Keeping only a few hives

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Ok, first post.   :happy:

I am going to be starting my first hives next spring at my new house (Northwest FL). I will be getting 2 to start with. I have read a lot of books and forum posts on the different ways to expand the number of hives but have found very little on ways to keep my hive numbers down. I've always had a fascination with bees and have wanted to get a few hives ever since I was young.  I'm not really interested in mass collection of honey or making any sort of profit, I just want bees.

What are the best ways to prevent this from getting out of hand (for me) and just keeping my 2, maybe 3 hives over the years? 

Do I just let swarms leave? How would I keep them from swarming to the house.

Do I destroy swarm queen cells?

Any advice would be better than what I have been finding (not finding).


Welcome to Beemaster.
If you do not want more hives, don't buy or make them.

First, Welcome to the forum.  Second, your question is usually the opposite of what people ask here.  That being said, If you only want 2 hives you can just let them be bees and let them swarm when they see fit.  If you don't want them to swarm and you have the flexibility of having one or two more hives during the summer, you could do splits then recombine them in the fall.  Also, you could sell or give away your splits.  If you join a bee club or place an ad on craigslist, I'm sure you could find a home for any excess bees that you might have.

As far as destroying swarm cells, I don't know that there would be any good that would come from doing that.  Usually that does more harm than good.  Unfortunately, even with the most attentive beekeeper there is no way to completely prevent swarming.  It's natural for the bees to reproduce(swarm) so if I only wanted a couple of hives, I would do some splits occasionally to help prevent them from swarming and sell them to help offset the original cost of the bees and equipment.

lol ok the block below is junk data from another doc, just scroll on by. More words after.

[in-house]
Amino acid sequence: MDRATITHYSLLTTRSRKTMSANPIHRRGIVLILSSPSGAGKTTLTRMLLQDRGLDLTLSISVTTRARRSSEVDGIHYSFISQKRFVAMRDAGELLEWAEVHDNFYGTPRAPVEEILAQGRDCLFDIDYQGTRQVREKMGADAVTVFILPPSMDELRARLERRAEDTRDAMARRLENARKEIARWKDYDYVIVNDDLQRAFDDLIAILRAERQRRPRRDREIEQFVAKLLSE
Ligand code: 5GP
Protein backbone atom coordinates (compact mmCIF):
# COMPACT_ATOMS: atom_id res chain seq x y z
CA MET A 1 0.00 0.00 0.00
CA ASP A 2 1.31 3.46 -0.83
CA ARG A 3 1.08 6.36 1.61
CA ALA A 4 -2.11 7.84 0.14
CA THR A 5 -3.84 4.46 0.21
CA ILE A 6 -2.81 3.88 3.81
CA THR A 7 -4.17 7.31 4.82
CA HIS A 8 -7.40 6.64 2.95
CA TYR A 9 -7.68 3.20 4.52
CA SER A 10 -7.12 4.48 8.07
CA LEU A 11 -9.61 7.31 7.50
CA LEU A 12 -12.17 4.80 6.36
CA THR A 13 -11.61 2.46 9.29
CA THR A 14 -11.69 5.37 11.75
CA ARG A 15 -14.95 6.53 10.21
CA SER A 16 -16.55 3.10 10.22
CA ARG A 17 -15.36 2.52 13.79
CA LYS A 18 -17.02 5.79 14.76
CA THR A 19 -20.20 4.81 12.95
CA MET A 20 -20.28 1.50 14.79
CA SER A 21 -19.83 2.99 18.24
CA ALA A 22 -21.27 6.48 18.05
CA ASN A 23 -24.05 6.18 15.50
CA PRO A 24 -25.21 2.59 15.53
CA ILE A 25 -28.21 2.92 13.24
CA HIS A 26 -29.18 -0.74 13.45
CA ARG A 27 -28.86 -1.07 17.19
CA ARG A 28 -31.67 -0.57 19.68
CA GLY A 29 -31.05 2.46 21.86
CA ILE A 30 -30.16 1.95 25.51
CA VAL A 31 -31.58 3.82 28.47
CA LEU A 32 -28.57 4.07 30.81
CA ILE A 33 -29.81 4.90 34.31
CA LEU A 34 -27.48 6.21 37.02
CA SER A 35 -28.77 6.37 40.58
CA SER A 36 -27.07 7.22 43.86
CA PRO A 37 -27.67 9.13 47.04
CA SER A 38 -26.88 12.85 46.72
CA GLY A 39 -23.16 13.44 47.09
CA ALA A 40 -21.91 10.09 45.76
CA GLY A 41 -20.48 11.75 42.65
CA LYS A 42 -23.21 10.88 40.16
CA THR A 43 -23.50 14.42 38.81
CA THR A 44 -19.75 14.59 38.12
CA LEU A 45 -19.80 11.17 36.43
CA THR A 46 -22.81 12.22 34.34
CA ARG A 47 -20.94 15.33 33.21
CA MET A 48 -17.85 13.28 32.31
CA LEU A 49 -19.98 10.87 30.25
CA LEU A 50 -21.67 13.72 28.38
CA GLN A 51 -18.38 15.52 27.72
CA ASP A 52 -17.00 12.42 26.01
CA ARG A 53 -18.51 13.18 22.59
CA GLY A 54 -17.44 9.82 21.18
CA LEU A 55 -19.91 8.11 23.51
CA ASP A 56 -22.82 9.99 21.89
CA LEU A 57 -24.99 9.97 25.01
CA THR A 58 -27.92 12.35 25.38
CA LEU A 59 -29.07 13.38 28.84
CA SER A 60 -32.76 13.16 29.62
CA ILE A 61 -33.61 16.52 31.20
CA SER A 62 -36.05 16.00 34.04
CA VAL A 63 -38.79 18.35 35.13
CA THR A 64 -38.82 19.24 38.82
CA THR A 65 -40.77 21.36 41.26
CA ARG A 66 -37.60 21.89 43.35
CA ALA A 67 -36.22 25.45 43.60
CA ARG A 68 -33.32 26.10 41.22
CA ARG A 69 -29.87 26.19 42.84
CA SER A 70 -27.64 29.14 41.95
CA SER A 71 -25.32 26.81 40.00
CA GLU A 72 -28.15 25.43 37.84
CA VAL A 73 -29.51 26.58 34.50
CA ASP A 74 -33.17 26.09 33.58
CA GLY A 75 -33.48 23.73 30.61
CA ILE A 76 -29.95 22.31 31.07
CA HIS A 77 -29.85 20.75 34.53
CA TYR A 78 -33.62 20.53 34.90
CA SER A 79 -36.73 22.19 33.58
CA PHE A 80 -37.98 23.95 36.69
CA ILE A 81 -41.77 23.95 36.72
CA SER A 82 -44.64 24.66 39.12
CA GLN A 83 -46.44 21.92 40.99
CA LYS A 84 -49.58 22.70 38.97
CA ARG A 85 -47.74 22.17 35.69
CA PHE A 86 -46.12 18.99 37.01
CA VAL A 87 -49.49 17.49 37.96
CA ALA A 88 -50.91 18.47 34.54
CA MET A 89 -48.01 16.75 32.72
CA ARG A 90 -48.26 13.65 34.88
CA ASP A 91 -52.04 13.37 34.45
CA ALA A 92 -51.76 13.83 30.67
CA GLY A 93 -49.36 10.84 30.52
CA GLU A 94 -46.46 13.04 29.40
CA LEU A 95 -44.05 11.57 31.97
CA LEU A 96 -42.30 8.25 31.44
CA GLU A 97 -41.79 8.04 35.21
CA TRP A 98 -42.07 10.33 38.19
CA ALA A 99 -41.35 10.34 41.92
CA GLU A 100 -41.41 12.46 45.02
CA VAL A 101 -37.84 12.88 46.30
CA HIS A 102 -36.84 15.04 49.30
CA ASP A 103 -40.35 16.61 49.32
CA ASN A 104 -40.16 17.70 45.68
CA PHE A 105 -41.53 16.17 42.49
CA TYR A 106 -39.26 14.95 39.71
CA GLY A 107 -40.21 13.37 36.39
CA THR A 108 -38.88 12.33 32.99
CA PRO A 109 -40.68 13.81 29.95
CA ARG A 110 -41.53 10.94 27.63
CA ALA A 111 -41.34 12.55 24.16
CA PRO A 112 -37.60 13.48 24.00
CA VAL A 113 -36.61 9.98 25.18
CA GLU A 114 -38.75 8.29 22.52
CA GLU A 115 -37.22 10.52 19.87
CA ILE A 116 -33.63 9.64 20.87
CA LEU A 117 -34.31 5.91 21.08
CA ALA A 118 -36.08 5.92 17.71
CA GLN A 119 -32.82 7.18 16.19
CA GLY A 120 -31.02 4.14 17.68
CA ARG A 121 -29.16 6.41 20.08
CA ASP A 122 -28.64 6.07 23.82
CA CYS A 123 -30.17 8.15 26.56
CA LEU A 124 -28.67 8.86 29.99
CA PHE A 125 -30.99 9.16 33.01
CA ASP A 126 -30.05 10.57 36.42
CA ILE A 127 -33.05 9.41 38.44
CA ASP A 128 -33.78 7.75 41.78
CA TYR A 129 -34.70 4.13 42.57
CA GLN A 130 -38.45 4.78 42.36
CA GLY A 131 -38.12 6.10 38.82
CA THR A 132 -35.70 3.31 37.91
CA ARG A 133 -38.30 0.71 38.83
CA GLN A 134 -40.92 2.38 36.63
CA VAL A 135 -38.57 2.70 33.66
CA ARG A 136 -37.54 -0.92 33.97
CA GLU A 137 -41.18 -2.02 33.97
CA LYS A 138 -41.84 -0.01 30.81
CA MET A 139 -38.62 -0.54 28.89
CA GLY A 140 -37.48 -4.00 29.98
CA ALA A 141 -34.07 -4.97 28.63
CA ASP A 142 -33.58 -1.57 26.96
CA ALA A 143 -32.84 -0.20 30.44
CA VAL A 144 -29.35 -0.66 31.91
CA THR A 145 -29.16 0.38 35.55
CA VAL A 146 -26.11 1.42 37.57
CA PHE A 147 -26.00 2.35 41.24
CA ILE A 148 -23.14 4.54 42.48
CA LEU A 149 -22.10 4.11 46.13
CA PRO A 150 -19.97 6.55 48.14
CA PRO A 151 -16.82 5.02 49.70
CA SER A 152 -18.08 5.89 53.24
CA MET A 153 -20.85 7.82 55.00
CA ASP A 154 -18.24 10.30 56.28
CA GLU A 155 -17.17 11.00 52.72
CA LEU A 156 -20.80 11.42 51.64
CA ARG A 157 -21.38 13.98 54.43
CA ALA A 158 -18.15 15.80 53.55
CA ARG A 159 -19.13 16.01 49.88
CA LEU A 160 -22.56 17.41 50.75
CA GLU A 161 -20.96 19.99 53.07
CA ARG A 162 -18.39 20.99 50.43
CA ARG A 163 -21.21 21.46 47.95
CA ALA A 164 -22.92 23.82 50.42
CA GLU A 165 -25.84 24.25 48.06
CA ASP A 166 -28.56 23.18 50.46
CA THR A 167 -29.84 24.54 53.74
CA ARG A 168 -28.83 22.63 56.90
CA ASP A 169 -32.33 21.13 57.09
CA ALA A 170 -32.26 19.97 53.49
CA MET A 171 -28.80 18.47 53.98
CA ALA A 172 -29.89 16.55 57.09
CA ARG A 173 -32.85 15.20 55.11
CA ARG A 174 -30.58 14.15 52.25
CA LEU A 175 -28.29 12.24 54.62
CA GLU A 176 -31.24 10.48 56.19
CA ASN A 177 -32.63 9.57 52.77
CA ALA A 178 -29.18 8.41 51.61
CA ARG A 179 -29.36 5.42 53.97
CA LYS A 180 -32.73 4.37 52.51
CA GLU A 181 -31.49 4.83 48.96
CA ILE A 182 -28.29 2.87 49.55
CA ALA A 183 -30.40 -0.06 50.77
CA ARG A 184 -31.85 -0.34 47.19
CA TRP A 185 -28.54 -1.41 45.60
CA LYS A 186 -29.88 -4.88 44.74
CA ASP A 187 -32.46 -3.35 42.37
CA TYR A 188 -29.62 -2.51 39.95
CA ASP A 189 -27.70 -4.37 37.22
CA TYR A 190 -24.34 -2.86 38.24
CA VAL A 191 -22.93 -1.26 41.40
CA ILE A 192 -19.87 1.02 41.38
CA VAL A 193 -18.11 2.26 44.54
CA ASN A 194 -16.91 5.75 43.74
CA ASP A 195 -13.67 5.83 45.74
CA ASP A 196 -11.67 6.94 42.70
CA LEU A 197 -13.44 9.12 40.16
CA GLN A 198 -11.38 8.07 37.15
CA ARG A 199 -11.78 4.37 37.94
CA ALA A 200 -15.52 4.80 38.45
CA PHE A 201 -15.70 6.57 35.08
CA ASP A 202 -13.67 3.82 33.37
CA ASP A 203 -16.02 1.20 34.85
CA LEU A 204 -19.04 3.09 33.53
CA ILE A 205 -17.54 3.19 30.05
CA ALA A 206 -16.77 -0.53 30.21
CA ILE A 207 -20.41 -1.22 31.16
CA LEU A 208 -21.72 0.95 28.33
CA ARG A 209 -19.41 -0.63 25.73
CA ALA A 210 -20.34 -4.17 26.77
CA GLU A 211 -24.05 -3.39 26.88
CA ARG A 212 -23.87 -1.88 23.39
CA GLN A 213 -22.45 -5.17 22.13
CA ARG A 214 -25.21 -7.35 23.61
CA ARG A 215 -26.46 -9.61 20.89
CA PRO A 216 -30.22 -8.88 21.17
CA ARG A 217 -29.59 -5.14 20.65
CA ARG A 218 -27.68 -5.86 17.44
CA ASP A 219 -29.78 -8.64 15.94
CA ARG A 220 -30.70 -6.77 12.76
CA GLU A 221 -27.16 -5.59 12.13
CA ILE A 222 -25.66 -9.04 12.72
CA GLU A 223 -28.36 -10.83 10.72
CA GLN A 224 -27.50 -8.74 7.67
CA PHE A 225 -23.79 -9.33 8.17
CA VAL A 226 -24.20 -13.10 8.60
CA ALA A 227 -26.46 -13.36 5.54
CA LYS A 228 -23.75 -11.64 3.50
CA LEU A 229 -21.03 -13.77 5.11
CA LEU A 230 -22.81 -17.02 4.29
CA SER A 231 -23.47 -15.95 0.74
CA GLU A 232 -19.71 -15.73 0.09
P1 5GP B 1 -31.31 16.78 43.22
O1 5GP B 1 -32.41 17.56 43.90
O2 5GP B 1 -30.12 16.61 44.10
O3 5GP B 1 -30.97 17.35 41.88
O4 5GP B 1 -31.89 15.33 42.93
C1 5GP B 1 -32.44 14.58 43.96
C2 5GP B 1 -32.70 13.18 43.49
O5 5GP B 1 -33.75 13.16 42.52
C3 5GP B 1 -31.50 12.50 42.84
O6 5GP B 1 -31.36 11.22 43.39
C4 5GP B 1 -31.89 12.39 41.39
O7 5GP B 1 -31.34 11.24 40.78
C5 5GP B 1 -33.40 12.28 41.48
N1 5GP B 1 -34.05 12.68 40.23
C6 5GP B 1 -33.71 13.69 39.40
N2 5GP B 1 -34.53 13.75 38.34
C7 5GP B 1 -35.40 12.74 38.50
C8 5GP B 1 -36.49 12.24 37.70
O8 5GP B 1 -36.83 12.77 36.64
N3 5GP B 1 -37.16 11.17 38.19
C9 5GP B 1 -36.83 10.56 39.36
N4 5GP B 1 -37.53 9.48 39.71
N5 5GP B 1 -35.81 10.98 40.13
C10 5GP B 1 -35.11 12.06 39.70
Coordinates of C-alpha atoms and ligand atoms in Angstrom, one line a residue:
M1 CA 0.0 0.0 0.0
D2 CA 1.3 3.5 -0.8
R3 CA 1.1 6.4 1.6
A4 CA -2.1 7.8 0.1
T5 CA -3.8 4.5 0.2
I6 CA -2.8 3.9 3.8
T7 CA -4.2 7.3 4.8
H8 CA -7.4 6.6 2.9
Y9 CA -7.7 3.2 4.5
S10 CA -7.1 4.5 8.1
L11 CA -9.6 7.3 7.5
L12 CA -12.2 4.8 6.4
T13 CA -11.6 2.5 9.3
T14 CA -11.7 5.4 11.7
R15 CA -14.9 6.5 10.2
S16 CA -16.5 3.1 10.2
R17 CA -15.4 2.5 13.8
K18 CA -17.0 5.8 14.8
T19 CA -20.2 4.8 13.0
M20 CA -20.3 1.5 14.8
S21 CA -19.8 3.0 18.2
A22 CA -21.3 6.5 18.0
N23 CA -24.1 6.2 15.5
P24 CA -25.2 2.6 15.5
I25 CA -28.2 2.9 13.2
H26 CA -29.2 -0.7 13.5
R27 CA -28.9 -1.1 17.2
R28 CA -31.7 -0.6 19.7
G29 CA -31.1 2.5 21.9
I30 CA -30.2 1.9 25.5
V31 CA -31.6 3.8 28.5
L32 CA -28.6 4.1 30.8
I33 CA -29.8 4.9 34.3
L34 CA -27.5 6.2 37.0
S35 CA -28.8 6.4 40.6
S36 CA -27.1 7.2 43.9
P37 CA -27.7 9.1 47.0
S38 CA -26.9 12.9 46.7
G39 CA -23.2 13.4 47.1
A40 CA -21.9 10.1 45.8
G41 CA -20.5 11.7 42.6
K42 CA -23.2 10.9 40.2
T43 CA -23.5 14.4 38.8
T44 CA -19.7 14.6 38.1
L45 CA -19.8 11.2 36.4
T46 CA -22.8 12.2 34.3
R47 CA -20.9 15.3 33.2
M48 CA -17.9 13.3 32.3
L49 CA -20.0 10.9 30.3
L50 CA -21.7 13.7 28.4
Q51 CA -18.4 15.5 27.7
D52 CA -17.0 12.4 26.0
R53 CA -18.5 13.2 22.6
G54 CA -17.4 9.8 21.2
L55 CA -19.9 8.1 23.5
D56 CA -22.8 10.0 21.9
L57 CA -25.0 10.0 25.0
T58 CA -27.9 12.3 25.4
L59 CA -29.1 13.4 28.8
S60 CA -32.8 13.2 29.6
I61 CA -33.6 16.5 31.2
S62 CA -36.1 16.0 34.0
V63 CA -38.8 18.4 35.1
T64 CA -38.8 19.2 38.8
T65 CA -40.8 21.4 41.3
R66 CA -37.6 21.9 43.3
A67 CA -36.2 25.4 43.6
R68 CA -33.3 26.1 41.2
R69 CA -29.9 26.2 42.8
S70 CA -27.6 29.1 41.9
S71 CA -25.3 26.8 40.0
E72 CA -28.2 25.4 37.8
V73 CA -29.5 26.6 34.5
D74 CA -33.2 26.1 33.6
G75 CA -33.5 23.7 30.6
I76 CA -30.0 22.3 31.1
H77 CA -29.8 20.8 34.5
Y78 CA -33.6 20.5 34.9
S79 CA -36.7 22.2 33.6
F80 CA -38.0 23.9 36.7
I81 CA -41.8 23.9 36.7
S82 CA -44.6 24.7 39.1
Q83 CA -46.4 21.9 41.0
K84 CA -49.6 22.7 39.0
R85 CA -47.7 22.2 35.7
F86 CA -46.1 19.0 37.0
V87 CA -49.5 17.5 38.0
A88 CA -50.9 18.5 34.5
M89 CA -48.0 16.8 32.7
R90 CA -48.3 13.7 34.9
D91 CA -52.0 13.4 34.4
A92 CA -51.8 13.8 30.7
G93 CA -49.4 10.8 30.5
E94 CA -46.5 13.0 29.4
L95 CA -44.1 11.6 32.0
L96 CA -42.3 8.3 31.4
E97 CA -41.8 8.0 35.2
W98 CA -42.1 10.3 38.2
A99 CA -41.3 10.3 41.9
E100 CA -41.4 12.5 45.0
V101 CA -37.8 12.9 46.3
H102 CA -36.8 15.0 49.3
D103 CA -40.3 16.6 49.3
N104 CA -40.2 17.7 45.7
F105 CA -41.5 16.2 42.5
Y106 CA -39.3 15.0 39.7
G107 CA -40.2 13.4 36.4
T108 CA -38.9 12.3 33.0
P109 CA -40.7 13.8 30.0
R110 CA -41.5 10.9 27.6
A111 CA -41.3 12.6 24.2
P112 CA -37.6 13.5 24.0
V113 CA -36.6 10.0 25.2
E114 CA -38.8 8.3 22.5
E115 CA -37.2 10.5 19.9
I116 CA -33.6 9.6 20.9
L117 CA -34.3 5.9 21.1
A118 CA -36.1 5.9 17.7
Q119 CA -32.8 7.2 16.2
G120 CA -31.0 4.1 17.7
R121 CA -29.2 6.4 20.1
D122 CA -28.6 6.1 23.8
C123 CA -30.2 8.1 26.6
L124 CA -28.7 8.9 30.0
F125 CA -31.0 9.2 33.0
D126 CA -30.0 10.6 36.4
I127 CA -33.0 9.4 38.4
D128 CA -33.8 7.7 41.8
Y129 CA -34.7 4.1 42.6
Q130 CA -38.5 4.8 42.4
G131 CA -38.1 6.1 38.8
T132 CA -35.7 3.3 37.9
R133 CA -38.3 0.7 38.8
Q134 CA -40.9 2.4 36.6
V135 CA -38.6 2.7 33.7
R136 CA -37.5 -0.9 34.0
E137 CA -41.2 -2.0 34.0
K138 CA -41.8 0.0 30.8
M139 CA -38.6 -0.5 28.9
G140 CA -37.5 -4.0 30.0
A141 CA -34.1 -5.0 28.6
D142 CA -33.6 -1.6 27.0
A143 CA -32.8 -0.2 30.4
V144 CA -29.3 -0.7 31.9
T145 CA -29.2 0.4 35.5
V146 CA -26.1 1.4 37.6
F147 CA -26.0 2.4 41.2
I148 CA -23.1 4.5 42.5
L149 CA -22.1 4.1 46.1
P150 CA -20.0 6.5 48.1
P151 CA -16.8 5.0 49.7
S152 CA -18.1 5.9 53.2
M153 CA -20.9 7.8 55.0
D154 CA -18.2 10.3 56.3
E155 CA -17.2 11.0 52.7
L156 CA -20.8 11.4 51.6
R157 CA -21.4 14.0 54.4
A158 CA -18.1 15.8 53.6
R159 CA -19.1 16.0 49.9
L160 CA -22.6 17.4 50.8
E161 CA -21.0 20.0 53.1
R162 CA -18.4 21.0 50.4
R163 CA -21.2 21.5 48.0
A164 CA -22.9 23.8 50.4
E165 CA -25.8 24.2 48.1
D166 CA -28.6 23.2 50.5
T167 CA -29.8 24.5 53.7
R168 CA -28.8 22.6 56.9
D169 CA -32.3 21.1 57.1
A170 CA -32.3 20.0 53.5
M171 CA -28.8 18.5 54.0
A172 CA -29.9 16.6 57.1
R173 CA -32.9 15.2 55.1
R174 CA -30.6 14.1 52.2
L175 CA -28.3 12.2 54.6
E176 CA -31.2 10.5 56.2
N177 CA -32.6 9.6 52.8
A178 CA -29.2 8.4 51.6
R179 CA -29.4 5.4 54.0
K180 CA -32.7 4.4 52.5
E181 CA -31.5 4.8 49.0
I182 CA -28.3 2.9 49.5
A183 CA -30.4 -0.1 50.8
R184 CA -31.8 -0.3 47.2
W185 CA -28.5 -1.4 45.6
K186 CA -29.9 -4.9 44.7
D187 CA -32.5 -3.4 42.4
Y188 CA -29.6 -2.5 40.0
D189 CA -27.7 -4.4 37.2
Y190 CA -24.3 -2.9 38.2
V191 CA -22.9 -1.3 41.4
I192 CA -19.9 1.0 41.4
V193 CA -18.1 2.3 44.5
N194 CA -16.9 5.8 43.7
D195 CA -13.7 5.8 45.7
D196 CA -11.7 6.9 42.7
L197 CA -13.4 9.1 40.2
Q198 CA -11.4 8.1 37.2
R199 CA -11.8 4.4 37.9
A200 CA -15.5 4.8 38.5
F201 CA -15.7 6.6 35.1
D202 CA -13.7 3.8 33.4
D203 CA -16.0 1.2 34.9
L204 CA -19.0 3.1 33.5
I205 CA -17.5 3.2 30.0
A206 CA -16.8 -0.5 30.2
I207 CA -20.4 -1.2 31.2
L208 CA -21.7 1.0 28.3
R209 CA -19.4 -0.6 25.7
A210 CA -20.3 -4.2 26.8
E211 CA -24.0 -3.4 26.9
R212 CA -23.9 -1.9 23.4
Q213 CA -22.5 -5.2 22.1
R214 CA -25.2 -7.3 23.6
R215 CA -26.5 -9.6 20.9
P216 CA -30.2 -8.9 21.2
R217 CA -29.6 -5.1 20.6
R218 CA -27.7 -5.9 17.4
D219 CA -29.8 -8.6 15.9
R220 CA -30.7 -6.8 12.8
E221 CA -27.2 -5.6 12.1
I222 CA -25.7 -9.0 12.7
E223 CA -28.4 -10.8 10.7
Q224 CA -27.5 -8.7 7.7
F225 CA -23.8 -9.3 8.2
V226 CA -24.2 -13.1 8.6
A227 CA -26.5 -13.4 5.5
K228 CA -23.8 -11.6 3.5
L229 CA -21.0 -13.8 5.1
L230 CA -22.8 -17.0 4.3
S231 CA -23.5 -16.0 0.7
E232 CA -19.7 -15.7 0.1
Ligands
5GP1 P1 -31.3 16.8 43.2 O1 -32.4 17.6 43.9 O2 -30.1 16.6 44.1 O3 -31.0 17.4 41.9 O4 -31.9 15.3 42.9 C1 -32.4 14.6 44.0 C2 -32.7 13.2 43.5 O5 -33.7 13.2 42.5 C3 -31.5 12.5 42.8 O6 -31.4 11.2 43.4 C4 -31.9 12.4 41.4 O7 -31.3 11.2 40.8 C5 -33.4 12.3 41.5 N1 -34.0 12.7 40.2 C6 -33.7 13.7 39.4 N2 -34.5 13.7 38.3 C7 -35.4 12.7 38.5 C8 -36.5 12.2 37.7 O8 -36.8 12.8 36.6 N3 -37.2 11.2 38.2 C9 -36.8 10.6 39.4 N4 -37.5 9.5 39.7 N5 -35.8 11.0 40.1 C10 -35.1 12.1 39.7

Hope this helps a little.

If you remove all of the swarm cells, there is a good chance that the bees will swarm any way leaving your hive queenless. Then the only chance your hive has is to make a new queen from a young larvae. I had this happen to my observation hive. It swarmed and none of the swarm cells survived.   They were able to makes a new queen from young larvae. The problem with this is that by the time the queen is ready to start laying eggs, the hive is very weak and the queen will only lay as many eggs as the bees can cover. It was a long slow recovery.
They don't always survive this.

I started out many years ago with only 2 hives, now my smallest yard has 8 hives in it. I never intended to get so involved but as I grew in knowledge and enjoyment of the bees my hive numbers grew. I started with all mediums  and glad I did as I am getting older and the full size supers would just kill my back.
If you have relatives they will be looking for honey but once you start using fresh honey from your own bees you will not want to buy other honey except to taste it because it is different.
Try to find a local bee club as many have mentoring programs and will help you with your extraction.  -Mike


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